Assembling the hull is pretty straightforward, too. Again, Vaughan designed a fantastic model. However...

This Is Important-- There is one small mistake in the templates. If you look at DWGMAL 304 you'll see the major section of the hull. At the bottom of it are two short "legs" which become the rear of the tank. These must be reversed. You need to cut them off and rotate the pair of them 180 degrees so they are short at the bottom and tall at the top (the wings should stay on the outside). Once you do this the hull will go together perfectly, and those wings will force everything to line up at the correct angle. If you don't reverse them, your Malcador will look oddly skewed and chisel-nosed in the front. I just snipped them off and used two extra pieces of card as scabs to hold them together.

(This my have been fixed in later versions of the templates. I'm using the ones from the Golden Bolter website)

It's also worth noting that you need to cut your own tabs onto the hull. I just made half inch strips all along the edges and cut a wide diagonal notch at each fold. When you have to cut your own tabs always check them first to make sure they don't overlap. You want all the tabs to be able sit perfectly flat against whatever surface you're gluing them to. Just spend a minute, fold them down, and trim the angles a little more where you need to.

After that I put the upper hull together. Because I was making a lascannon variant, I didn't cut out the side ports and put a sloped edge to the front ones. Eventually that front-center strut will get cut out so the lascannons can pan back and forth, but for now I left it to give a little more structural support to the upper hull while I was assembling parts.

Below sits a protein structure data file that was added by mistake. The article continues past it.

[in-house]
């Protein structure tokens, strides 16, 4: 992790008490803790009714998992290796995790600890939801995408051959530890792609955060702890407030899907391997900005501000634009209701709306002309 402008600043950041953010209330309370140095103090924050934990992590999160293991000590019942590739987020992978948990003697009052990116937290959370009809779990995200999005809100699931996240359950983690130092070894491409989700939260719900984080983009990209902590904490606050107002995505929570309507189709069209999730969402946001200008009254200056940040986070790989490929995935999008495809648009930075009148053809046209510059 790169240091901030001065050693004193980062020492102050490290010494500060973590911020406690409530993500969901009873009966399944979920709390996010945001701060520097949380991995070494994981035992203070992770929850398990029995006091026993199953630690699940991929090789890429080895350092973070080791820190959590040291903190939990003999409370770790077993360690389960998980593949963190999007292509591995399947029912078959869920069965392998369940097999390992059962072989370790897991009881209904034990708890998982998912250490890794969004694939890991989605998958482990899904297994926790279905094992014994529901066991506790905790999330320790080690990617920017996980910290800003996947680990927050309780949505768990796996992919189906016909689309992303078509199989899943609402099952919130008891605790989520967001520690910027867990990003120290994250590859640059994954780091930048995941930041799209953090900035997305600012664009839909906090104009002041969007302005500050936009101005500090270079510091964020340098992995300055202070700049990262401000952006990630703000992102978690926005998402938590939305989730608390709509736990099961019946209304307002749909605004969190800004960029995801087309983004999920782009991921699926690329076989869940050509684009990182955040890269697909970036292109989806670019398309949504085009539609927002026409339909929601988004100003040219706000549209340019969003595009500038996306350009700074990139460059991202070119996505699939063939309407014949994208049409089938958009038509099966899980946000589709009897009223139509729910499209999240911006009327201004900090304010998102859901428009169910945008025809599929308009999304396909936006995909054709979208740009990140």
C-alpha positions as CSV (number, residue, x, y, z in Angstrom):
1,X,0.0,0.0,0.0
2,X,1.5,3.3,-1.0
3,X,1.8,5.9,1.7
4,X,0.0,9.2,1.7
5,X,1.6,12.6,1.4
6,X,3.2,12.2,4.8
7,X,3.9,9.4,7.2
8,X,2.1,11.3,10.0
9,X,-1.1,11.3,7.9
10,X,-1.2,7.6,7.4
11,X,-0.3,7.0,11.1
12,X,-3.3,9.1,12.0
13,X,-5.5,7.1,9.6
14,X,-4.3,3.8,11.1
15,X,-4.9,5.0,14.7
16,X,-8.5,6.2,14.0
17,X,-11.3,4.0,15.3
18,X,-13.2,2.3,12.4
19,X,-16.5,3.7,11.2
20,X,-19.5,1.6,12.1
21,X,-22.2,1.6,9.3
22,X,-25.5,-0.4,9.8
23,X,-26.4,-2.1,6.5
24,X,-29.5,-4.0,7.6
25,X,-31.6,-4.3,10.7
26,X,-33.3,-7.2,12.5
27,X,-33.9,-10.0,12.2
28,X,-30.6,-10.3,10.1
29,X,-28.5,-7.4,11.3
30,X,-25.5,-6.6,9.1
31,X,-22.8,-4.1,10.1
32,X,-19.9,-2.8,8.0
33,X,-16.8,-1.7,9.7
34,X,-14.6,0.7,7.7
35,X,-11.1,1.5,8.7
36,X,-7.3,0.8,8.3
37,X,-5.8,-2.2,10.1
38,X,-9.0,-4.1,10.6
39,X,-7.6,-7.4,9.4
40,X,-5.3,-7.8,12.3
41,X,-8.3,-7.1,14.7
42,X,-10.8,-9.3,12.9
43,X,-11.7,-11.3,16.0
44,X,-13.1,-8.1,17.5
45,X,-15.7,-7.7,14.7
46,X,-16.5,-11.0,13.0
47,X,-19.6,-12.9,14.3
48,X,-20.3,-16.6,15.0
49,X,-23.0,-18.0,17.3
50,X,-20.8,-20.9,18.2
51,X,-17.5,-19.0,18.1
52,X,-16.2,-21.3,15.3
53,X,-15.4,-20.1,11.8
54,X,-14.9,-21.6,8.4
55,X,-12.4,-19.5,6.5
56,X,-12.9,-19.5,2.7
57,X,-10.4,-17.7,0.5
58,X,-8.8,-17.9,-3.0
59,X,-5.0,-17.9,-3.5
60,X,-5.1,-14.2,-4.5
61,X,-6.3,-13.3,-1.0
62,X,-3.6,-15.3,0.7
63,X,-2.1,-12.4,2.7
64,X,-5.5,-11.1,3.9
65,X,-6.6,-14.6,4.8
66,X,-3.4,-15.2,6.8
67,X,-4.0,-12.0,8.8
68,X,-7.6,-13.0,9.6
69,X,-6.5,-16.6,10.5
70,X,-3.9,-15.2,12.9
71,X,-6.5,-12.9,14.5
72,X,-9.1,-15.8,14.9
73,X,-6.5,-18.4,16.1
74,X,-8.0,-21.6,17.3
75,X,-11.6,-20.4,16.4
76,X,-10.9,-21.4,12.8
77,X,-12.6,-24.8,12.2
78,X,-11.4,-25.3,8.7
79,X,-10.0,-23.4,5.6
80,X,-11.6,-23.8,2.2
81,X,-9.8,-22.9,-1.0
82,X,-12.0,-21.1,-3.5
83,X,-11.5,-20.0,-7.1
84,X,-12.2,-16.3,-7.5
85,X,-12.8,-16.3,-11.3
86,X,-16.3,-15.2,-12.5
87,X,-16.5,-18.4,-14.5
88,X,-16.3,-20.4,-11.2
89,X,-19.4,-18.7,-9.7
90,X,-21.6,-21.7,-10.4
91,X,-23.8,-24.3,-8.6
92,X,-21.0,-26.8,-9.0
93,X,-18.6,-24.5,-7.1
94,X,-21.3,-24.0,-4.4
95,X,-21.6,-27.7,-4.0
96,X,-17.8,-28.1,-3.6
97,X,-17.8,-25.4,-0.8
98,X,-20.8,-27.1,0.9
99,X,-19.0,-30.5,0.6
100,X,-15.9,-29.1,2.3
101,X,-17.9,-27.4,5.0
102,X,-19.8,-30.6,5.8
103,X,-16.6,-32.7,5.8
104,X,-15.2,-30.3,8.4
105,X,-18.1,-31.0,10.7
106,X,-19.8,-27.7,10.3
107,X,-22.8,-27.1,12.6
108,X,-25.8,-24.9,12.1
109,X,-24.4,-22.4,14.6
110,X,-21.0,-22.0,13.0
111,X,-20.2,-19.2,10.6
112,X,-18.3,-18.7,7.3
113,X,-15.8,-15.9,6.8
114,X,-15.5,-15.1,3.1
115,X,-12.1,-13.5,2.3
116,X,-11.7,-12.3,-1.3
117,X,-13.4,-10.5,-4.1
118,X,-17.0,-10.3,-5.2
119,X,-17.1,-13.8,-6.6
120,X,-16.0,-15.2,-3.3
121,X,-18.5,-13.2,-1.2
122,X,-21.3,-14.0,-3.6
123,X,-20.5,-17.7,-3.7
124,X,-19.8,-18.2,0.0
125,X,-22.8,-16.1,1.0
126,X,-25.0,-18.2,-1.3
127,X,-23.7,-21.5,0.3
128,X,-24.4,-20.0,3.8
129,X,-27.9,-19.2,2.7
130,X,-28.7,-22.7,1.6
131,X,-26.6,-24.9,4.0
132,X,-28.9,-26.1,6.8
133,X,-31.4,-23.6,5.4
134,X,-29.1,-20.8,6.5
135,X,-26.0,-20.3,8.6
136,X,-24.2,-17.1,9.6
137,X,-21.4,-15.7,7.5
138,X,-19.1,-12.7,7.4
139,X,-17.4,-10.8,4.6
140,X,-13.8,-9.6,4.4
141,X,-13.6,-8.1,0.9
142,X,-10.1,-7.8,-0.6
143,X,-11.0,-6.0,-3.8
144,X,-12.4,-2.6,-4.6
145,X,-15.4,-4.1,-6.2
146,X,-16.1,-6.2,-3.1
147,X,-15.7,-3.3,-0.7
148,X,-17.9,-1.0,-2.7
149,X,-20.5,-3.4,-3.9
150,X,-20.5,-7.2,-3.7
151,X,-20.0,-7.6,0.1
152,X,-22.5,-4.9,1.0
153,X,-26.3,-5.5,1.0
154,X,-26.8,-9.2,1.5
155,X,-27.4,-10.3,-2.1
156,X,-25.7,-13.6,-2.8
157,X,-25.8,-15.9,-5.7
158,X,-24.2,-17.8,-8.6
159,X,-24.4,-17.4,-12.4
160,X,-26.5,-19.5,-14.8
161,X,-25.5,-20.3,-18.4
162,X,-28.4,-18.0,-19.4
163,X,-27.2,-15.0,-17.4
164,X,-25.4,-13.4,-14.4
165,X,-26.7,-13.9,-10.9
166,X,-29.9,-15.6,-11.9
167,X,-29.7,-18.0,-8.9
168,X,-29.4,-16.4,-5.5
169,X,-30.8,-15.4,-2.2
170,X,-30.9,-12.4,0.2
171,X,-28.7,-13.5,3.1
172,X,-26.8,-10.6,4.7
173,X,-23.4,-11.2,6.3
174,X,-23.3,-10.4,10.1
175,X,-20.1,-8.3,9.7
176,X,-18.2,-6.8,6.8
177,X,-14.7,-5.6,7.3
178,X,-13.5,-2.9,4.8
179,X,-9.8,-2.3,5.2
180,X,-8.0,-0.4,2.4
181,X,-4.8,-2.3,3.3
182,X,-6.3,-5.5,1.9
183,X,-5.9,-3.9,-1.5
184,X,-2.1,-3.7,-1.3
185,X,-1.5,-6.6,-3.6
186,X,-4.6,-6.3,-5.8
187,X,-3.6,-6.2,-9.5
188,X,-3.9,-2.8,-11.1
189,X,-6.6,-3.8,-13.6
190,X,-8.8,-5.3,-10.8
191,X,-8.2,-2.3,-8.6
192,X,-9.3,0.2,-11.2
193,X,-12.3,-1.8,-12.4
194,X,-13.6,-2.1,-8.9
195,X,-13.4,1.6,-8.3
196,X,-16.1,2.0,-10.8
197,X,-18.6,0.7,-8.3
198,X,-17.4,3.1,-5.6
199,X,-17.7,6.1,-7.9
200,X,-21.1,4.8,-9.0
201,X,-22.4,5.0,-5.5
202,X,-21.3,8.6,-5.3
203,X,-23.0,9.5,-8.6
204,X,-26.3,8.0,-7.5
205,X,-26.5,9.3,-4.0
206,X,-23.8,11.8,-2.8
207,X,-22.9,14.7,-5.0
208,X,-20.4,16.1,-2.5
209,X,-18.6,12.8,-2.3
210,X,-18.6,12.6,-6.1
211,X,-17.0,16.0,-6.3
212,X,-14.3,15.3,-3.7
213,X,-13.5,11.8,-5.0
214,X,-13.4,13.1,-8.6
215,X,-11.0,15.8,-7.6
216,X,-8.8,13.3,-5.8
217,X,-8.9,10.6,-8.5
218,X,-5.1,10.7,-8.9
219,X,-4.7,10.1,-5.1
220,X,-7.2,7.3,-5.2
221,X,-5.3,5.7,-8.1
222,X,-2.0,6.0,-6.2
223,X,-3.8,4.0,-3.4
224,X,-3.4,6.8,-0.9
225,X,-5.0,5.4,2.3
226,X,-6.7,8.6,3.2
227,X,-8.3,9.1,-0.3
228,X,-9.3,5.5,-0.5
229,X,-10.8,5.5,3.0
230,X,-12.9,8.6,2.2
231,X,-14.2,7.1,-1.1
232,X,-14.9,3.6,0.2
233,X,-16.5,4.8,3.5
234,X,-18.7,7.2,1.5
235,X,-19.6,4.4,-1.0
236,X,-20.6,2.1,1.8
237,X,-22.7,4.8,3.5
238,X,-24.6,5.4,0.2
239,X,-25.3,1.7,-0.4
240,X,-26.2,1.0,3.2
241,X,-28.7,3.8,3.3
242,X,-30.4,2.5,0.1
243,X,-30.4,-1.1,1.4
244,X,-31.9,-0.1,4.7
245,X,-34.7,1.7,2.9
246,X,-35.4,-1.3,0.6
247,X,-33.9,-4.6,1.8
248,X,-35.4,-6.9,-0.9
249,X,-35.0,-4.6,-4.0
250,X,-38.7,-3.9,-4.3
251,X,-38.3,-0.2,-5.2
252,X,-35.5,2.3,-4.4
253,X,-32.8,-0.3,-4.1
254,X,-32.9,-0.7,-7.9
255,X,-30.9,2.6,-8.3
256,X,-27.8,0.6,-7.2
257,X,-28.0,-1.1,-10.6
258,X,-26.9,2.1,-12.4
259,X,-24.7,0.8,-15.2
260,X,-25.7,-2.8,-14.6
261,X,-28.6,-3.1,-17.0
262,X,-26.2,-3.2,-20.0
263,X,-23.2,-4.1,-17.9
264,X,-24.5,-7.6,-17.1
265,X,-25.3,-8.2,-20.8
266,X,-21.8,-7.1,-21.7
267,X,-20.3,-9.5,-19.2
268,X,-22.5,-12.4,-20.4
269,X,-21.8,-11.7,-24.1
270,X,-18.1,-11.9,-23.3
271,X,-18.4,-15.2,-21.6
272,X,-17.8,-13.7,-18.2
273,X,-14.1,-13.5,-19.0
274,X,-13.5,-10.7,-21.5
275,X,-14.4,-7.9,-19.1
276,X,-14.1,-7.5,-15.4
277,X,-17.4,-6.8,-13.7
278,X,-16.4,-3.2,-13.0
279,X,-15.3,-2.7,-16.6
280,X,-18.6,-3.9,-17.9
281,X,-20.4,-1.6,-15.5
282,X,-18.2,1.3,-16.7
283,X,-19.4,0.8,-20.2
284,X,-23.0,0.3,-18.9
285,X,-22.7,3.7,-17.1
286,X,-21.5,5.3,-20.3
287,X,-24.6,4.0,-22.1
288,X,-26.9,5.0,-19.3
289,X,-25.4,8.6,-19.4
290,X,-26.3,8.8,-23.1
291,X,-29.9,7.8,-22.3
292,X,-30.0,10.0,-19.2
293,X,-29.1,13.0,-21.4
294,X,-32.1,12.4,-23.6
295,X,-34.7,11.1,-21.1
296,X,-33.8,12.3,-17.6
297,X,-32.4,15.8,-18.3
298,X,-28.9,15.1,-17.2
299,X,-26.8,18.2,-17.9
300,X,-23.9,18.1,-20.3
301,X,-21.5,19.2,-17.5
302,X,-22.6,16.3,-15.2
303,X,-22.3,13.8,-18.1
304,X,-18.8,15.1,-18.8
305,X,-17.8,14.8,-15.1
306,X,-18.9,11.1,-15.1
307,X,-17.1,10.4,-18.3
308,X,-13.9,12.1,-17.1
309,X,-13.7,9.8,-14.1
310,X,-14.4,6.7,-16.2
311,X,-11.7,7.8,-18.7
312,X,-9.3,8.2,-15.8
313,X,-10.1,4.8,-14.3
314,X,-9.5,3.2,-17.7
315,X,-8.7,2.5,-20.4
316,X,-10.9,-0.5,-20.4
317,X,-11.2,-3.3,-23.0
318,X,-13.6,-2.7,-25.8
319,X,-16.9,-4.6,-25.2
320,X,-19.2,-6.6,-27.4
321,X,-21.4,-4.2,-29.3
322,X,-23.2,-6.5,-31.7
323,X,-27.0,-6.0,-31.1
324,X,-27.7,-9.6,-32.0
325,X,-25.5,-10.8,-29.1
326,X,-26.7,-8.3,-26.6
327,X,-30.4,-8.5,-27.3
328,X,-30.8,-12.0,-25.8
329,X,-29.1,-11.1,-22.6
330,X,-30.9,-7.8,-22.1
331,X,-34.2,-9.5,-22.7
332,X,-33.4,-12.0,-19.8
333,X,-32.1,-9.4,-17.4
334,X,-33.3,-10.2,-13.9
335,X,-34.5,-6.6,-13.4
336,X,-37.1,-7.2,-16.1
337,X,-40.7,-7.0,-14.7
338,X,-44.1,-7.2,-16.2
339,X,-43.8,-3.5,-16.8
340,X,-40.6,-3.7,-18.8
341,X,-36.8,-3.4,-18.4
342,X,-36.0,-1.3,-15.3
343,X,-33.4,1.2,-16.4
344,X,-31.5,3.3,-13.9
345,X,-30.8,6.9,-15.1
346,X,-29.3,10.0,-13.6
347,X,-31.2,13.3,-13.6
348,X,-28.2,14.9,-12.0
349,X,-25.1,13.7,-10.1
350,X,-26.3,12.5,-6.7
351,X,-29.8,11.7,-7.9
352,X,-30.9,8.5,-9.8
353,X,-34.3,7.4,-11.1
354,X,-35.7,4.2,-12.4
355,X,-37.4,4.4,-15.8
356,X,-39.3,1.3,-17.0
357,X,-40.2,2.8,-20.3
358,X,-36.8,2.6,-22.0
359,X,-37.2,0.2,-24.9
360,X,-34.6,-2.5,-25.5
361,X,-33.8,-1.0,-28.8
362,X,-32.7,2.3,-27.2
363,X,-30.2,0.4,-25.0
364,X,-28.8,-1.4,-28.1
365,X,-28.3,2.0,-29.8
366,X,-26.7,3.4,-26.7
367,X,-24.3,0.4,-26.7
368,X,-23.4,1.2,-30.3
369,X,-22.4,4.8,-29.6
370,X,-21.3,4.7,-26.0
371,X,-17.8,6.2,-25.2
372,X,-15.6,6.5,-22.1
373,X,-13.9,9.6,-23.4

One other thing. Before I glued the upper hull to the main hull, I went from corner to corner of that top panel and found its exact center. On the underside of that point, inside the model, I glued a rare earth magnet. Yes, I use them, too, although nowhere near as much as some crazy people...

The point of putting one here was it would give me a pivot point. The main cannon could go on a magnet itself, and now it would be held in place but still be able to turn inside the upper hull. Plus it could be pulled out for painting or upgrades.

I also added the front demolisher cannon at this point. It's just two pieces of plastic tubing, one inside the other. The smaller piece I already had, the larger one I had to buy (bringing my expenses for this specific model up to a stunning $4.25 at this point). I filed them nice and smooth on the edges (cutting a clean edge is tough at that size), glued them together, and fastened that piece to a little cardboard wedge I'd made. Then I took some doubled up card, traced a dime on them, and cut a pair of "pivot guides" to go on either side of the cannon.

With all this, it would seem like the Malcador was just about ready to assemble. Alas, it was not to be. There was one troublesome element left, as I shall detail next time...